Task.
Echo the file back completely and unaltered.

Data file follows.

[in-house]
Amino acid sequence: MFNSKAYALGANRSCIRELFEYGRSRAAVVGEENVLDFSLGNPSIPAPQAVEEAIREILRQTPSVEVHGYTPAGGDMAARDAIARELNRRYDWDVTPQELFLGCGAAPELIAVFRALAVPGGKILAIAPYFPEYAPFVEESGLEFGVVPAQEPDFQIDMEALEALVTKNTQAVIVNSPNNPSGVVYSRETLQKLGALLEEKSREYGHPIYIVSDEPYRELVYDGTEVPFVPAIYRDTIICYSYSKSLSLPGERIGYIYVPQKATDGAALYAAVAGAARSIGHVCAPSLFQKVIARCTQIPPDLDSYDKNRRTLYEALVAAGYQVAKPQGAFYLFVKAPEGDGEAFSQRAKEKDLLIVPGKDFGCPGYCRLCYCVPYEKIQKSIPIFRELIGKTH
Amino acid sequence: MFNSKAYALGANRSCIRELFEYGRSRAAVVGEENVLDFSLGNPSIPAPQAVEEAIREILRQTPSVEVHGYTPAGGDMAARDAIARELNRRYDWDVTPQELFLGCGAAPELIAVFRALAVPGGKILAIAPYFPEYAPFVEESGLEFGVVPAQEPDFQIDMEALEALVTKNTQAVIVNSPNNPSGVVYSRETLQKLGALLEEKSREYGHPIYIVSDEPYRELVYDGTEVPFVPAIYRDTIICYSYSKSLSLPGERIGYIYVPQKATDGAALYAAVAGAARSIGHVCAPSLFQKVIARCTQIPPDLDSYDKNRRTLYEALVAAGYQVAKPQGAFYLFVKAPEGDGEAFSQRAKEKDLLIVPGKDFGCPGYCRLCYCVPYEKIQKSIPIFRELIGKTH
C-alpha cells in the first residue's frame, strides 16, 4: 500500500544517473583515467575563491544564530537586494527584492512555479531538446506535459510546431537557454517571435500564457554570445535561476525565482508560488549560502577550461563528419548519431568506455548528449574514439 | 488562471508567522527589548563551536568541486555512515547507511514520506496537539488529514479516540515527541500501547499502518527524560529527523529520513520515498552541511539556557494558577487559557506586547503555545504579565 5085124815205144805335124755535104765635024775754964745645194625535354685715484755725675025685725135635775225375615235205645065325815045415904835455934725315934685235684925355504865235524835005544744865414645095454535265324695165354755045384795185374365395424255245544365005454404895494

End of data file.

[in-house]
Amino acid sequence: MFNSKAYALGANRSCIRELFEYGRSRAAVVGEENVLDFSLGNPSIPAPQAVEEAIREILRQTPSVEVHGYTPAGGDMAARDAIARELNRRYDWDVTPQELFLGCGAAPELIAVFRALAVPGGKILAIAPYFPEYAPFVEESGLEFGVVPAQEPDFQIDMEALEALVTKNTQAVIVNSPNNPSGVVYSRETLQKLGALLEEKSREYGHPIYIVSDEPYRELVYDGTEVPFVPAIYRDTIICYSYSKSLSLPGERIGYIYVPQKATDGAALYAAVAGAARSIGHVCAPSLFQKVIARCTQIPPDLDSYDKNRRTLYEALVAAGYQVAKPQGAFYLFVKAPEGDGEAFSQRAKEKDLLIVPGKDFGCPGYCRLCYCVPYEKIQKSIPIFRELIGKTH
Amino acid sequence: MFNSKAYALGANRSCIRELFEYGRSRAAVVGEENVLDFSLGNPSIPAPQAVEEAIREILRQTPSVEVHGYTPAGGDMAARDAIARELNRRYDWDVTPQELFLGCGAAPELIAVFRALAVPGGKILAIAPYFPEYAPFVEESGLEFGVVPAQEPDFQIDMEALEALVTKNTQAVIVNSPNNPSGVVYSRETLQKLGALLEEKSREYGHPIYIVSDEPYRELVYDGTEVPFVPAIYRDTIICYSYSKSLSLPGERIGYIYVPQKATDGAALYAAVAGAARSIGHVCAPSLFQKVIARCTQIPPDLDSYDKNRRTLYEALVAAGYQVAKPQGAFYLFVKAPEGDGEAFSQRAKEKDLLIVPGKDFGCPGYCRLCYCVPYEKIQKSIPIFRELIGKTH
C-alpha cells in the first residue's frame, strides 16, 4: 500500500544517473583515467575563491544564530537586494527584492512555479531538446506535459510546431537557454517571435500564457554570445535561476525565482508560488549560502577550461563528419548519431568506455548528449574514439 | 488562471508567522527589548563551536568541486555512515547507511514520506496537539488529514479516540515527541500501547499502518527524560529527523529520513520515498552541511539556557494558577487559557506586547503555545504579565 5085124815205144805335124755535104765635024775754964745645194625535354685715484755725675025685725135635775225375615235205645065325815045415904835455934725315934685235684925355504865235524835005544744865414645095454535265324695165354755045384795185374365395424255245544365005454404895494